SPOKANE, Wash. – Gonzaga University’s new Native American studies program presents a screening of a documentary about trailblazing Native American ballerina “Maria Tallchief” at 6:30 p.m., Tuesday, Nov. 19 in the Jepson Center’s Wolff Auditorium. The event is free and open to the public. Sandy Osawa (Makah) created the film and will be on campus to host and discuss Tallchief, her art and her contribution to Indian Country.
The documentary interprets Tallchief (Osage) through her experience as a Native American woman at a time when ballet existed as a predominantly European art. Tallchief’s skill as a ballerina broke down barriers for other Native women and she emerged as the first of four Native American ballerinas who would rise to fame in the mid-20th century.
Gonzaga’s new Native American Studies program is a 21-credit approved minor open to all Gonzaga undergraduate students. Recognizing there is no single Native American perspective, the multidisciplinary curriculum will create an informed comprehension of Native American sovereignty. The curriculum will integrate many Native American social, cultural and political perspectives.
Homeland is of central importance to Native American cultures. Gonzaga’s location in the midst of ancestral and contemporary Native American communities on the Columbia Plateau provides meaningful context for the program and also offers a natural center from which discussions can originate.
Laurie Arnold, Ph.D., Directs Program
Laurie Arnold, Ph.D., who directs the new program, is teaching the introductory Native American Studies course offered this fall as well as two courses in the spring, Indians of the Columbia Plateau and Native American Activism. Arnold is an enrolled member of the Lakes Band of the Colville Confederated Tribes, and grew up in Keller, Wash., on the reservation. She earned a bachelor’s degree in history from Oregon State University and a Ph.D. in history from Arizona State University. Arnold has previously worked in Chicago at the D’Arcy McNickle Center for American Indian and Indigenous Studies and at the University of Notre Dame in South Bend, Ind.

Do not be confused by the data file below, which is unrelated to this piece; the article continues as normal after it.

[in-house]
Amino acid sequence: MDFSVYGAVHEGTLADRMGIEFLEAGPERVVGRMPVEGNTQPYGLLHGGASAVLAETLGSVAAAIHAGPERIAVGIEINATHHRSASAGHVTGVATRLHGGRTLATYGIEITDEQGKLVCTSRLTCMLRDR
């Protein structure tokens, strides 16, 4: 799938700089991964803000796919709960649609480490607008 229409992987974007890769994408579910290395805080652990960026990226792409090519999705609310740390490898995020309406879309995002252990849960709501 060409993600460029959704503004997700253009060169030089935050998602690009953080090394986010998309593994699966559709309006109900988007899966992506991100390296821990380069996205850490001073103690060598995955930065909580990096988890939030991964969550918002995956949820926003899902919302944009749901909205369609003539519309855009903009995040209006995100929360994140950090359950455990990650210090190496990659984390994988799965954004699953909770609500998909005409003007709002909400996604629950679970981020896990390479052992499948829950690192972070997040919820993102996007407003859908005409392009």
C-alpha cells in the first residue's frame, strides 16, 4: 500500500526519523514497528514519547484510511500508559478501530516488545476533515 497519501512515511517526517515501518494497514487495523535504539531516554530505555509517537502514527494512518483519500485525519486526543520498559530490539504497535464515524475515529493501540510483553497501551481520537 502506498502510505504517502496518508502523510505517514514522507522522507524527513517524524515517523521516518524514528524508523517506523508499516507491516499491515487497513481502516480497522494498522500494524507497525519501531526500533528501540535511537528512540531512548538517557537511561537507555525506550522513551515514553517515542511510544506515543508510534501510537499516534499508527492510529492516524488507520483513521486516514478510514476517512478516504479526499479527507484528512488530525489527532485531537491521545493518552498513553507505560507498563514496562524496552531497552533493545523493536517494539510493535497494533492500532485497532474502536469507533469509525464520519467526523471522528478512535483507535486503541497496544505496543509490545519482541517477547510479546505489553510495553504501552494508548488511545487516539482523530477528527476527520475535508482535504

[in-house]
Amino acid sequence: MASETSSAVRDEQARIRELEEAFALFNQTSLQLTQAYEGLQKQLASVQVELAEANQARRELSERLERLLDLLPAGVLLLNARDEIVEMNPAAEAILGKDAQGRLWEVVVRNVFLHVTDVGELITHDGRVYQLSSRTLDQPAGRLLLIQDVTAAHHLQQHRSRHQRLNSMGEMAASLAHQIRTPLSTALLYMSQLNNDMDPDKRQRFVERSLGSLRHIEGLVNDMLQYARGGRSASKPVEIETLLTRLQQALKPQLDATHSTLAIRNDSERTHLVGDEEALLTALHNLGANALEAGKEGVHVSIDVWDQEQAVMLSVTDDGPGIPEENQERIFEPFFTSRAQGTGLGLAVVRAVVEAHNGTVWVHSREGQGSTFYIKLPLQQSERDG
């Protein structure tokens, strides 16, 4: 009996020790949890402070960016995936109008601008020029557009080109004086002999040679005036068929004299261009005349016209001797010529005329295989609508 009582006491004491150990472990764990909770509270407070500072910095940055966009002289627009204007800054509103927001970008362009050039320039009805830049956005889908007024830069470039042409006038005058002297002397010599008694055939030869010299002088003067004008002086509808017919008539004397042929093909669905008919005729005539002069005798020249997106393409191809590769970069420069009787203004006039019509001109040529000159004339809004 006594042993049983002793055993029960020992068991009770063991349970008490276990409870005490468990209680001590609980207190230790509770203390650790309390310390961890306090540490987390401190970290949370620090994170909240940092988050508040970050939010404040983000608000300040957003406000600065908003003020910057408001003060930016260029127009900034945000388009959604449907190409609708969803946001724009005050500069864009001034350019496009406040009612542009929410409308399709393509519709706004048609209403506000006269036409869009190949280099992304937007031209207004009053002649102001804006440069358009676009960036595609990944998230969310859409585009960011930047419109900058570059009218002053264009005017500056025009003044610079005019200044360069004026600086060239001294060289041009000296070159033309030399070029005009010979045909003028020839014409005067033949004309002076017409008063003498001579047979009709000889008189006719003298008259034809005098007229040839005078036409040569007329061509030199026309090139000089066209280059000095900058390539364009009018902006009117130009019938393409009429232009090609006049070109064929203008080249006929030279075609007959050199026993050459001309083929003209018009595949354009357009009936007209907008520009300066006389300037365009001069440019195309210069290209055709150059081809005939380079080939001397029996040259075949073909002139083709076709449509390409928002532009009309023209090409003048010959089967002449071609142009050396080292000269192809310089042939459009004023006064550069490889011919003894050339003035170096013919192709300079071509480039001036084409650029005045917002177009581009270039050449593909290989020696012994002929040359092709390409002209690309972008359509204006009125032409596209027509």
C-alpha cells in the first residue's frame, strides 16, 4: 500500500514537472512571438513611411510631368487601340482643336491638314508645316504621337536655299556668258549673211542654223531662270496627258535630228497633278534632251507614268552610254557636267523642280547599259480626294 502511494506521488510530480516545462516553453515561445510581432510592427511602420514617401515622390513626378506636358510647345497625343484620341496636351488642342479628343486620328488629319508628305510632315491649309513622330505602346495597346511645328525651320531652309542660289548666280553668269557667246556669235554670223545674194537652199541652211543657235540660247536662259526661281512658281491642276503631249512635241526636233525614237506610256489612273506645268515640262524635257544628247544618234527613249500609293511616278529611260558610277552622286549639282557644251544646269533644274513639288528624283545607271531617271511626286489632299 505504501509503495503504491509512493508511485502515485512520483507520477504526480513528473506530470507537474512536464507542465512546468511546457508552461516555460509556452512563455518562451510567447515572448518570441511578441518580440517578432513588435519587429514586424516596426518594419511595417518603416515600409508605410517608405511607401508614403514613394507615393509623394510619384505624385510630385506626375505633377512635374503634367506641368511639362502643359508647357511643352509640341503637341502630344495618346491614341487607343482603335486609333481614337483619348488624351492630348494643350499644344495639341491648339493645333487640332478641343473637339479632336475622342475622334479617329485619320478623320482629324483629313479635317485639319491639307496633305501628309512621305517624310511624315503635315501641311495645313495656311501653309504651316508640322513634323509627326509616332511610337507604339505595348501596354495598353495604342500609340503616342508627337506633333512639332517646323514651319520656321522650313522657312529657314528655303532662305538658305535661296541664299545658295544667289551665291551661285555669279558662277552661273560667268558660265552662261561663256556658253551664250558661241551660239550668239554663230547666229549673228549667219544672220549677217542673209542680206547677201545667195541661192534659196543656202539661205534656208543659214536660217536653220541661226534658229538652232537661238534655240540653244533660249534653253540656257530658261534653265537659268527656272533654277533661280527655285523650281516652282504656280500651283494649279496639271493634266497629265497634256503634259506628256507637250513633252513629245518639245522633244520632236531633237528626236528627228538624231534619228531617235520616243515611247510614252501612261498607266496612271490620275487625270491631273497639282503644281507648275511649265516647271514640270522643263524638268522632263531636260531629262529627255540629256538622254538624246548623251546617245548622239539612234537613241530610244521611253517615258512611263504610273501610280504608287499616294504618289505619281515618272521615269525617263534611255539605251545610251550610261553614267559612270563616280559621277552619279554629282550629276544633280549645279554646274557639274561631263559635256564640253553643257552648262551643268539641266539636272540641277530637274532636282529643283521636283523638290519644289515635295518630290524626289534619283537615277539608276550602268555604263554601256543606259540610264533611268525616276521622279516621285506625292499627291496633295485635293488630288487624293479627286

Arnold has high hopes for the Native American Studies program at Gonzaga.
“Because of its mission, Gonzaga is a perfect place for Native American studies to succeed,” Arnold said. “Social justice is an inherent Native value, and pursuit of social justice is of primary importance to students at Gonzaga.”
Sponsoring the event are the Gonzaga departments of theatre and dance, women’s and gender studies, the Unity Multicultural Education Center, the Academic Vice President’s office, and the College of Arts and Sciences.
For more information, please contact Laurie Arnold via email or at (509) 313-5947.